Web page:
You just missed it…

World Records broken moments too late

Tonja Buford-Bailey and Sandra Farmer-Patrick have various things in common.

  • They are both American women.
  • They both have double-barrelled surnames.
  • They both love the musical stylings of Barry Manilow (because, who doesn’t?).

Oh, at one point in their careers they both managed to break the world record for the 400m Hurdles a fraction of a second too late.

At the 1993 World Athletics Championships in Stuttgart Sandra Farmer-Patrick lined up alongside her long time rival – Britain’s Sally Gunnel. At the Barcelona Olympics the year before Gunnell had stolen Gold (not literally, she won it fair and square) and Farmer-Patrick was keen to reverse their fortunes…

As the girls crossed the line just under 53 seconds later they had both put in their all. In fact, they’d put in their all, and topped it up with everybody else’s all, as they ran the first and second fastest times ever recorded (at the time) for the race.

That, of course, meant one heartbreaking thing for the girl in second place: she’d run faster than anyone had ever run before that day, done everything she possibly could, but been beaten by someone who did all that and more.

You’d think this was a rare occurrence. And you’d certainly assume that the EXACT SAME THING wouldn’t happen the next time the race was run.


Not the next time any 400m Hurdle race was run of course, but the next time a World Championship women’s 400m Hurdle final was run.

That race was in Gothenburg, Sweden two years later.


This time the battle was between Kim Batten vs Tonja Buford (pre-marriage to NFL wide receiver Victor Bailey) two American athletes who had in fact featured in the final of 1993.

Again they crossed the line comfortably under 53 seconds.
Again they ran the two fastest 400m Hurdles races of all time.
Again one of the them would give everything, but fall short.


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Lausanne, 11th July 2006. Chinese wunderkid Liu Xiang runs the first ever 110m hurdles in under 12.90 seconds clocking 12.88 to steal the world record away from Britain’s Colin Jackson. Behind him is Dominique Arnold, the American athlete who ran 12.90 that day.

Oslo, 15th June 2007. Ethiopia’s Meseret Defar improves her own 5000m world record to 14m 16.63s while Kenya’s Vivian Cheruiyot canters in five seconds later, a whole two seconds under Defar’s old world record.

Gothenburg, August 10th 1995. The day before Kim Batten would win the 400m Hurdles in a world record time the triple jump served up an electrifying competition in which all three medallists cleared 15m. Anna Biryukova, the world record holder before the competition, jumped just 1cm short of her best. She finished third. Iva Prandzheva in second would improve that record 9cm, but Inessa Kravets leap of 15.50m (a record that still stands at the time of writing) would topple them both.

Berlin, September 28th 2014. Dennis Kimetto becomes the first man to run a ratified marathon in under 2hrs 03 minutes improving the world record by 26 seconds. 16 seconds behind him Emmanuel Mutai, a fellow Kenyan, runs the second fastest IAAF ratified marathon of all time and finds himself second on the podium too.

This isn’t a new phenomenon however.  The era of hand-timing threw up similar results.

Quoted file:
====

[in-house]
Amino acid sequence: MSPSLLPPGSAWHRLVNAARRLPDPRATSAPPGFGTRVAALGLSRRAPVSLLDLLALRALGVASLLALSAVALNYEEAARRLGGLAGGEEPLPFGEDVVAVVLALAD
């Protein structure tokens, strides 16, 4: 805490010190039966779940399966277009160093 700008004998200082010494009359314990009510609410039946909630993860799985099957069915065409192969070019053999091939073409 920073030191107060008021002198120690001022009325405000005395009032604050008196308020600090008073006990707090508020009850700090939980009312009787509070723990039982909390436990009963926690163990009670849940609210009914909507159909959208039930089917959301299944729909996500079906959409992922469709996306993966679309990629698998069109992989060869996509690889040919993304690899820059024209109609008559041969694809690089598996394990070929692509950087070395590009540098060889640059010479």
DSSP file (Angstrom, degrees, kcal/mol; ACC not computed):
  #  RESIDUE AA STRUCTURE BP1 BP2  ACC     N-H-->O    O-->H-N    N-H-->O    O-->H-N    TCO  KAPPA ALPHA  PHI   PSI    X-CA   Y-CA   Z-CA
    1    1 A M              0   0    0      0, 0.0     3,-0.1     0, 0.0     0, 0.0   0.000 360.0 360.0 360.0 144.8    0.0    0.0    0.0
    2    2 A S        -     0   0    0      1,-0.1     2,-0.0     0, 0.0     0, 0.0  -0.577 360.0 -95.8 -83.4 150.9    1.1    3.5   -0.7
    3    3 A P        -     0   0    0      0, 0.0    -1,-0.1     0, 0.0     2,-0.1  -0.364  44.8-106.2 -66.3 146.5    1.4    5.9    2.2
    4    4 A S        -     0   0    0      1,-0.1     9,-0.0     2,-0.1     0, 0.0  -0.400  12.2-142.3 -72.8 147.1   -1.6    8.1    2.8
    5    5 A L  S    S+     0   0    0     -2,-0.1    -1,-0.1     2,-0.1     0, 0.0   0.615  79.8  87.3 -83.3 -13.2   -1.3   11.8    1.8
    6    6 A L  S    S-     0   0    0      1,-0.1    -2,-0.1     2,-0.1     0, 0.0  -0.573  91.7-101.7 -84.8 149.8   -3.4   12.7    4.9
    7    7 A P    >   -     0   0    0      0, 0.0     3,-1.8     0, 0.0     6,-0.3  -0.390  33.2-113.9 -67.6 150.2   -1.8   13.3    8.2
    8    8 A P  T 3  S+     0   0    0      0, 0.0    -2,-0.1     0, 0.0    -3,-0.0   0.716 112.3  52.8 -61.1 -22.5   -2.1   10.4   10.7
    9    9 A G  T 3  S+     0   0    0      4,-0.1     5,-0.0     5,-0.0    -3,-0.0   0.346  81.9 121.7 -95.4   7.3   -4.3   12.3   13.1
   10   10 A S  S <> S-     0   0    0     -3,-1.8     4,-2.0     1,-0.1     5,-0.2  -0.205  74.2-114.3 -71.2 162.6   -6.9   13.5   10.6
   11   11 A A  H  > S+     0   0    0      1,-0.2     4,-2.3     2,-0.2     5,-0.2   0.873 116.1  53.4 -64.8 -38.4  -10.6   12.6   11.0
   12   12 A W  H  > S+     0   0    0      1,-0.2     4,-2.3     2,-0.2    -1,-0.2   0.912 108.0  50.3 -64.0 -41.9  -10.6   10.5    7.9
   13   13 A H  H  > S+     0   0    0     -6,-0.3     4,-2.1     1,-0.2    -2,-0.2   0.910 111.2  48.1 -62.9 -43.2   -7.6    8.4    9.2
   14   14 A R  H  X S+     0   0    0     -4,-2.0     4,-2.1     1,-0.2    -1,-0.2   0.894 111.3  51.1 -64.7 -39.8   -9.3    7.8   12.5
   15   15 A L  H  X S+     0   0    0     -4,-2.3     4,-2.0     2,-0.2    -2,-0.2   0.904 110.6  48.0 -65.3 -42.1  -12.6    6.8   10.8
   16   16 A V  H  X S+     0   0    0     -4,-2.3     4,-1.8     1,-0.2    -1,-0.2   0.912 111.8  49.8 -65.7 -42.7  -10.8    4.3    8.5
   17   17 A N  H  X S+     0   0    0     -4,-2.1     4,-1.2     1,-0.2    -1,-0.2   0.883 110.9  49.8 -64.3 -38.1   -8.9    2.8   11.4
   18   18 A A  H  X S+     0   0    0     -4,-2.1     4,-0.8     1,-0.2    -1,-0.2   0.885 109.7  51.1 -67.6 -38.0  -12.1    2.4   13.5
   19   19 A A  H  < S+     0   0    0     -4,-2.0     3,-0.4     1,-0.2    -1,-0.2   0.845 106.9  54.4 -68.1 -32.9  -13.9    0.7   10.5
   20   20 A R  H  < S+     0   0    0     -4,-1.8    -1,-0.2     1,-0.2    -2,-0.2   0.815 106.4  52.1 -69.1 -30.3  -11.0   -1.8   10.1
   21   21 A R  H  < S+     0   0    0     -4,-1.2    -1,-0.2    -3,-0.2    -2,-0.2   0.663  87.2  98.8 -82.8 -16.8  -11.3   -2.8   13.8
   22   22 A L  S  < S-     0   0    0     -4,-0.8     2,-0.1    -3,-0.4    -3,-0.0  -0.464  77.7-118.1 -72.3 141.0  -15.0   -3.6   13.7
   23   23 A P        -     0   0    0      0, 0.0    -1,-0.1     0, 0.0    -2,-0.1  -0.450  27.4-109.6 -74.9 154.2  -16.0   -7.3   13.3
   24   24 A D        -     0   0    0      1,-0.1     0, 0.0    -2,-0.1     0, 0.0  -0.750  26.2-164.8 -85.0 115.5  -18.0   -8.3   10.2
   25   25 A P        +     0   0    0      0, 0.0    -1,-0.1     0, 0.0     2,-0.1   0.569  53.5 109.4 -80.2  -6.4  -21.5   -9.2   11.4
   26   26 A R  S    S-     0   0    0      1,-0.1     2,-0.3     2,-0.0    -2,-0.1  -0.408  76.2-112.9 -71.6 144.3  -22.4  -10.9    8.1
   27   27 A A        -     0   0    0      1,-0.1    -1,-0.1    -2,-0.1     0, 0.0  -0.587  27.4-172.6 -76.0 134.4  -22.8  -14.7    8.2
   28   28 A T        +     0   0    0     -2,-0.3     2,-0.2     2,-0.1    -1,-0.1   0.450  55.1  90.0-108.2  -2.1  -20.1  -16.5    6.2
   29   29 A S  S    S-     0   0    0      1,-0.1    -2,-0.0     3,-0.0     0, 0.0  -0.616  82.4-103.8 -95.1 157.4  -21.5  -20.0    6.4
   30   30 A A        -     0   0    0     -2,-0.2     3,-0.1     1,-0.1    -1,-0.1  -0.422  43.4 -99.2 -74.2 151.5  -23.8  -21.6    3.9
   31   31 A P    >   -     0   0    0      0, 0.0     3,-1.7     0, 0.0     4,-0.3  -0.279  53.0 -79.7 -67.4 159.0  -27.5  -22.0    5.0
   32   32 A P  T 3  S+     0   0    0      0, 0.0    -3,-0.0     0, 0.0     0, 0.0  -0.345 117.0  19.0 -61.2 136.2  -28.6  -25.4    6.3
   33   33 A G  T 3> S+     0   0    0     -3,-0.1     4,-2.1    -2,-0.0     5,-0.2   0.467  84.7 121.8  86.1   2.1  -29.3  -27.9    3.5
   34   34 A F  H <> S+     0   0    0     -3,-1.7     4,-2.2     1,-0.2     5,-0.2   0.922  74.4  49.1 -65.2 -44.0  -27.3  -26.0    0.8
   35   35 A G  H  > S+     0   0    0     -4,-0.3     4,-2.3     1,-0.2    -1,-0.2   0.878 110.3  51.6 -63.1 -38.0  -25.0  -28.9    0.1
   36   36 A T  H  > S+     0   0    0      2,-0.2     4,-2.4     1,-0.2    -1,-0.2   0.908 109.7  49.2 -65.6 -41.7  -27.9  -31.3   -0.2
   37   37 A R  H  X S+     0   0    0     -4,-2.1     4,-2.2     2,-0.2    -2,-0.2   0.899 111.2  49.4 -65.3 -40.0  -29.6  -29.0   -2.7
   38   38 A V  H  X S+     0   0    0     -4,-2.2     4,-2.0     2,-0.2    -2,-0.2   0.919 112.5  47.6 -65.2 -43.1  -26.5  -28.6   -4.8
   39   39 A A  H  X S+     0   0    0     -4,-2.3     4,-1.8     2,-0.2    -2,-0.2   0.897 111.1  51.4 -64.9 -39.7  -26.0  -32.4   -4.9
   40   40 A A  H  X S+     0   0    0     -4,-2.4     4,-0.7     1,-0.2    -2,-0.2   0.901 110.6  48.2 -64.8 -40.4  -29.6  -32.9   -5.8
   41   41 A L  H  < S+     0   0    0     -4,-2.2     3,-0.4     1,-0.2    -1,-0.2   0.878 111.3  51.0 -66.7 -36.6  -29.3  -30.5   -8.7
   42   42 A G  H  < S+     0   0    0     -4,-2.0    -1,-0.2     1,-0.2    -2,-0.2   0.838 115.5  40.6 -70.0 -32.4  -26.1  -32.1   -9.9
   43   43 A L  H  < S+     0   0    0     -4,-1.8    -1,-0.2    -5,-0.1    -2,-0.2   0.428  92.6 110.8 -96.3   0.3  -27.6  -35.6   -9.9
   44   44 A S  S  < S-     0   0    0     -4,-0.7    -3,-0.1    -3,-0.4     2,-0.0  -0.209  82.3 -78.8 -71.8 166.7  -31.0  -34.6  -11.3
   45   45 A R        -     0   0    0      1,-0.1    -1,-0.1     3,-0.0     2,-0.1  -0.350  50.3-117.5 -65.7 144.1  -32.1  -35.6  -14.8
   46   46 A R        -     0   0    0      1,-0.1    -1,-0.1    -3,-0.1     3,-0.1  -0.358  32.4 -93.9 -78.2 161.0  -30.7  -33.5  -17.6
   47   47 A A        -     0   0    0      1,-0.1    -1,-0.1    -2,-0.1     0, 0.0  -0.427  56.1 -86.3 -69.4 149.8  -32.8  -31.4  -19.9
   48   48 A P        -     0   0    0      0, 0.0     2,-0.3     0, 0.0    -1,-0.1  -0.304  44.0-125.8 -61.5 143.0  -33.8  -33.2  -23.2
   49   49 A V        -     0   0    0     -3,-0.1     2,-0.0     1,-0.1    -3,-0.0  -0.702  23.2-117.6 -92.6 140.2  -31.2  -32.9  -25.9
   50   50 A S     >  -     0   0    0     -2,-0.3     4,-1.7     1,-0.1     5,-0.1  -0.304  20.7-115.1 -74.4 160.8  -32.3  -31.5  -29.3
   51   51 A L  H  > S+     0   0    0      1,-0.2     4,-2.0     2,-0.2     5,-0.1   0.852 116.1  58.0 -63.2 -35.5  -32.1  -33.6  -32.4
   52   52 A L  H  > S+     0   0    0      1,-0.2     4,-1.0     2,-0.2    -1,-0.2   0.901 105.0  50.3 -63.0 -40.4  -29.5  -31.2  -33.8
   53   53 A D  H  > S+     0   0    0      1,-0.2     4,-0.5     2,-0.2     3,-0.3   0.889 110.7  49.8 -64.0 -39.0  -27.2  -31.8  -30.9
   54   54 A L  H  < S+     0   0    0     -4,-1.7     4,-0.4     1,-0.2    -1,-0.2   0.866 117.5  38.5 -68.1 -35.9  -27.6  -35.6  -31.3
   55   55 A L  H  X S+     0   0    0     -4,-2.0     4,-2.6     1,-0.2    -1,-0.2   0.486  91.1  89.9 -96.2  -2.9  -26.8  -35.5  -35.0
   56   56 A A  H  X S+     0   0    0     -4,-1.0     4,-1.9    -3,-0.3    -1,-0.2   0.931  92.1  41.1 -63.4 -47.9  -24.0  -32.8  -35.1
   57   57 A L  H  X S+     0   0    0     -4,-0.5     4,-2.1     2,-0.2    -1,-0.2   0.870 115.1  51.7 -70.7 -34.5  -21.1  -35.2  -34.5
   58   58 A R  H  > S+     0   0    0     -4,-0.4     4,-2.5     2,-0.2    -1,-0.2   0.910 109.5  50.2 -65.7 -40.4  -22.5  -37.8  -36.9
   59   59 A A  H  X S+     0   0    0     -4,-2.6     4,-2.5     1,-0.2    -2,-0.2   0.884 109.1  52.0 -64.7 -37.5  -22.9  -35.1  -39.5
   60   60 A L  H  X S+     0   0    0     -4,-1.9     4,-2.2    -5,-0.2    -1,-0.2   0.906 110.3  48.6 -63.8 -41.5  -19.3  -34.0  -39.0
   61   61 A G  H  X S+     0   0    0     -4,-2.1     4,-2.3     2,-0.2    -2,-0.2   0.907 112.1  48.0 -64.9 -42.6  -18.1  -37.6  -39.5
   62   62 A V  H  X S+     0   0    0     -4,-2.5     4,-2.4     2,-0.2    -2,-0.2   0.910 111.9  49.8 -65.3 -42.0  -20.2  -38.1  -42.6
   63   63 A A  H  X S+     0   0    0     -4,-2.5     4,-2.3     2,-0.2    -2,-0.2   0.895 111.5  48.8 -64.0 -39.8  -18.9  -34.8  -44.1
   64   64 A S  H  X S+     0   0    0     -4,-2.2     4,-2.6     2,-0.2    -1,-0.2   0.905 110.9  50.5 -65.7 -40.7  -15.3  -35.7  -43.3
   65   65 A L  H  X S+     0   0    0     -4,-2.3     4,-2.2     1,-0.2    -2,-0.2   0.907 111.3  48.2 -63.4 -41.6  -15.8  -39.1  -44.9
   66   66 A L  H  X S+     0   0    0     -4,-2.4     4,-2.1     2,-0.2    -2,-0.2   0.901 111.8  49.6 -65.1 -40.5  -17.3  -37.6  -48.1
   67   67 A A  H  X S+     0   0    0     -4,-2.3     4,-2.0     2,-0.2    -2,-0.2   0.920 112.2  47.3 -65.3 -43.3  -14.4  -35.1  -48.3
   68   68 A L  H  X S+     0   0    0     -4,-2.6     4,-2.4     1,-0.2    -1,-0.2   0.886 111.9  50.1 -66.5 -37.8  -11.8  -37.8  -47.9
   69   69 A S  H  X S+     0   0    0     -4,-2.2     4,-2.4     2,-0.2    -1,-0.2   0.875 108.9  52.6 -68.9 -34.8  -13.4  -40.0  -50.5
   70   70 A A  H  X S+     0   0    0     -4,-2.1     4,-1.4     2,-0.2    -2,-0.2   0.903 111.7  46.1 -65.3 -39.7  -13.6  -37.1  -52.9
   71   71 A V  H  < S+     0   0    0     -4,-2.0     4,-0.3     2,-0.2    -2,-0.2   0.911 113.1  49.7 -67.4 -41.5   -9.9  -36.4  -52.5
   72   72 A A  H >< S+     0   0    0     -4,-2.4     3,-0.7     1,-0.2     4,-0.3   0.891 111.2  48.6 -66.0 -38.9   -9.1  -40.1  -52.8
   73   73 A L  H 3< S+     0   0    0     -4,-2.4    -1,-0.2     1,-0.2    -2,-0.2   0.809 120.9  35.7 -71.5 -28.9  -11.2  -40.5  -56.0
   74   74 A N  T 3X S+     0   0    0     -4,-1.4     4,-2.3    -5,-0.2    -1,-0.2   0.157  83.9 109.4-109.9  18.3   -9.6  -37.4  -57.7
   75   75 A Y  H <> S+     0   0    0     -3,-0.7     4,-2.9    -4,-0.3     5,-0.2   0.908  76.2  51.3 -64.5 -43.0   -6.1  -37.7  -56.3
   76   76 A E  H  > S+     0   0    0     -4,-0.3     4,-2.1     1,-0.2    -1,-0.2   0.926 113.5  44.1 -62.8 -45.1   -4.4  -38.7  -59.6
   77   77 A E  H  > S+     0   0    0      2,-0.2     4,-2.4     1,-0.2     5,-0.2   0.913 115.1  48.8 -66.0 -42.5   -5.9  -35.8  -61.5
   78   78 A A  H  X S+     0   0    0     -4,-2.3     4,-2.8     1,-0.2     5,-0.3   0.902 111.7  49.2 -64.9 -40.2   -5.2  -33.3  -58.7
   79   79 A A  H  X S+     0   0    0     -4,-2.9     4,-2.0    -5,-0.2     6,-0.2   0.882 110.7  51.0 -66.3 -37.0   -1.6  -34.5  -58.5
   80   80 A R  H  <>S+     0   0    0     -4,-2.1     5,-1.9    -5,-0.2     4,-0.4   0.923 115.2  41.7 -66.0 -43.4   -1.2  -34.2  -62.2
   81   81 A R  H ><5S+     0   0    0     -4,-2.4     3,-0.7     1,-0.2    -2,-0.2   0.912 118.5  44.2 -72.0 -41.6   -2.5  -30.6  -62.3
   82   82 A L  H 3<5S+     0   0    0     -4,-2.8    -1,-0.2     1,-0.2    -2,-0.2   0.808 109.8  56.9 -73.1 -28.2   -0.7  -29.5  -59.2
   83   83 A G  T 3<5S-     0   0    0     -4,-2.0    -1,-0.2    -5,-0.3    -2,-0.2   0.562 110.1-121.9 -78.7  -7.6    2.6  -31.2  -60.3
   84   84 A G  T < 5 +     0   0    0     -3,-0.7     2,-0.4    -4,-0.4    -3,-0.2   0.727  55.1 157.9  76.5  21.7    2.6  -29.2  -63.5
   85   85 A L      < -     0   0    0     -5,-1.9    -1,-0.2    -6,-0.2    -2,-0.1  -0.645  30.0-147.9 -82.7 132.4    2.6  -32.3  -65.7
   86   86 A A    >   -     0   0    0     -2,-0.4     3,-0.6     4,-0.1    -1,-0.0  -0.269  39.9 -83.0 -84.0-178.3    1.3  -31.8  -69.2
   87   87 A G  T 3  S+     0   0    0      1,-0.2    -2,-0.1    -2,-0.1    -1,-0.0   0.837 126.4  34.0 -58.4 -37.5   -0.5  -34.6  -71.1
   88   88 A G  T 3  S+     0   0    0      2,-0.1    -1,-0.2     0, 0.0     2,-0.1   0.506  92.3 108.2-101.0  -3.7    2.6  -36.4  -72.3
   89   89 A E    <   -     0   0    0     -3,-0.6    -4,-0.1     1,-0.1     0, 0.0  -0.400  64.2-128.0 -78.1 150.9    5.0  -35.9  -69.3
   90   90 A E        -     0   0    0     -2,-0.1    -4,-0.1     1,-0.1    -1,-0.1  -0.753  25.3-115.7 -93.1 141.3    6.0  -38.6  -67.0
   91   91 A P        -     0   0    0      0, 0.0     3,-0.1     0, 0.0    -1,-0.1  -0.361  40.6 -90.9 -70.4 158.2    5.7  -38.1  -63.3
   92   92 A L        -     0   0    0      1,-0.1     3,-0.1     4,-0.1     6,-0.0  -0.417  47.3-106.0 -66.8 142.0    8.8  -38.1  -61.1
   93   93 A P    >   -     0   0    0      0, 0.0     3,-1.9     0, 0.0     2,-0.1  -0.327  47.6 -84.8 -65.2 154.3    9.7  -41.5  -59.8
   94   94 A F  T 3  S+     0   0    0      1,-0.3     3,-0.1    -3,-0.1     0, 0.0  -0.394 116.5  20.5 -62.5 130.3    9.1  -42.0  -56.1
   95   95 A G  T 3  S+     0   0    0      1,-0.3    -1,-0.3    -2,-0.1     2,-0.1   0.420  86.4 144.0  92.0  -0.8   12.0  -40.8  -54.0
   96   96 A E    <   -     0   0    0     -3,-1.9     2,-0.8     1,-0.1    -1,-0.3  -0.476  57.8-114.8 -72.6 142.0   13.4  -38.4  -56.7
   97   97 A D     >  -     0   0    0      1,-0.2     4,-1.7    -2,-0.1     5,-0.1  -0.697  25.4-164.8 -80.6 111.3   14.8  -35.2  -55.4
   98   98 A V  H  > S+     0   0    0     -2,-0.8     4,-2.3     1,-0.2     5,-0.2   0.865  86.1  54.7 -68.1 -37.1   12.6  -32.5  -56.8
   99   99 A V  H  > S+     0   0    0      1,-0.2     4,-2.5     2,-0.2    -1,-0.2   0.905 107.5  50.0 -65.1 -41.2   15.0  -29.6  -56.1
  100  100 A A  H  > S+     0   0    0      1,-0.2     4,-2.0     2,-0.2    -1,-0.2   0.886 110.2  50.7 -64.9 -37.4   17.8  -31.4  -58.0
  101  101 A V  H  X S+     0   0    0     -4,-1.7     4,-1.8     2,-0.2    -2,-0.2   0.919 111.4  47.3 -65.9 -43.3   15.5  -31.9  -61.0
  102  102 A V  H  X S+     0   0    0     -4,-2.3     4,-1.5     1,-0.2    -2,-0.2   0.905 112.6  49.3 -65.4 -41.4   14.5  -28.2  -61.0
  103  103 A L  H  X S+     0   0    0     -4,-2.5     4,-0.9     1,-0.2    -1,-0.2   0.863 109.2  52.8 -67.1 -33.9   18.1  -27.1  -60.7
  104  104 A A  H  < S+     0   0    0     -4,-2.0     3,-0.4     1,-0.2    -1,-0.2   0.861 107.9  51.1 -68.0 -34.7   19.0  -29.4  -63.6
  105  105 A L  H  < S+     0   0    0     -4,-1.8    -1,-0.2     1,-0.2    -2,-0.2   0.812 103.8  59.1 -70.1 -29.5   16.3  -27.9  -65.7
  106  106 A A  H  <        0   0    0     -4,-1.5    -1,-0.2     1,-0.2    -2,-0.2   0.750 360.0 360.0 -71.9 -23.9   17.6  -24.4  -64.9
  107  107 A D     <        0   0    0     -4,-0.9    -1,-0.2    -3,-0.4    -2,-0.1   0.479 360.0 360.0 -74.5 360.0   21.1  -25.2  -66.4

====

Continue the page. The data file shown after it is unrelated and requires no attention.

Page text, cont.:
In the 400m at the Pan Am games in March 1955 Louis Jones beat Jim Lea. Both broke the previous WR.

In Dublin in 1958 Merv Lincoln finished second to Herb Elliot in an all-time classic 880 yards. Both broke the previous record held by Derek Ibbotson.

And further back, but still running two laps of the track, Douglas Lowe finished second to Otto Peltzer at the AAA Championships in 1926 both ducking under the previous best mark.


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Some highlights from the ‘nearly did this but didn’t quite do this’ pile that my research threw up.

I know you love the raw scraps…

  • Carl Lewis jumped a wind-assisted 8.91m breaking Bob Beamon’s previous WR during the 1991 World Championship duel with Mike Powell that led to Powell’s humungous leap of 8.95m
  • In the heady period of 2014 where it looked like the men’s high jump record would finally fall Mutaz Essa Barshim jumped 2.42 meters in New York. Nobody other than WR holder Javier Sotomayor had ever jumped higher (though he had done so three times). Yet despite Sotomayor retiring many years earlier Barshim would only finish second that night to Bogdan Bondorenko who also cleared 2.42m with better count-back. Ouch.
  • At the Atlanta Olympics of 1996 Michael Johnson astonished the world with a 200m time many thought would never be beaten. While Johnson took the event to new heights that Bolt and Blake would later hunt down, Namibian legend Frankie Fredericks cruised to an otherwise startling 19.68 to win silver. For 17 years previous the WR had been held by Pietro Mennea at 19.72. Sadly for Fredericks, Michael Johnson had already reduced the WR to 19.66 a month earlier. but still: So close.
  • In 1978 a US 4x200m team broke the world record for the event despite finishing second. The winning team was made up of athletes from four different countries and, as such, could not be ratified by the IAAF. Guyana athlete James Gilkes was one of the athletes to miss out.
  • Carl Lewis (him again) held the 100m WR from September 1989 (though it was officially recognised from 1st Jan 1990) when Ben Johnson’s times were rescinded by the IAAF. He ran his 9.92 best, the new WR, coming second in the 1988 Olympic Final. At the time he had legally equalled Calvin Smith’s 9.93 1983 record twice while the record books were busy faffing about with Johnson’s juiced-up times.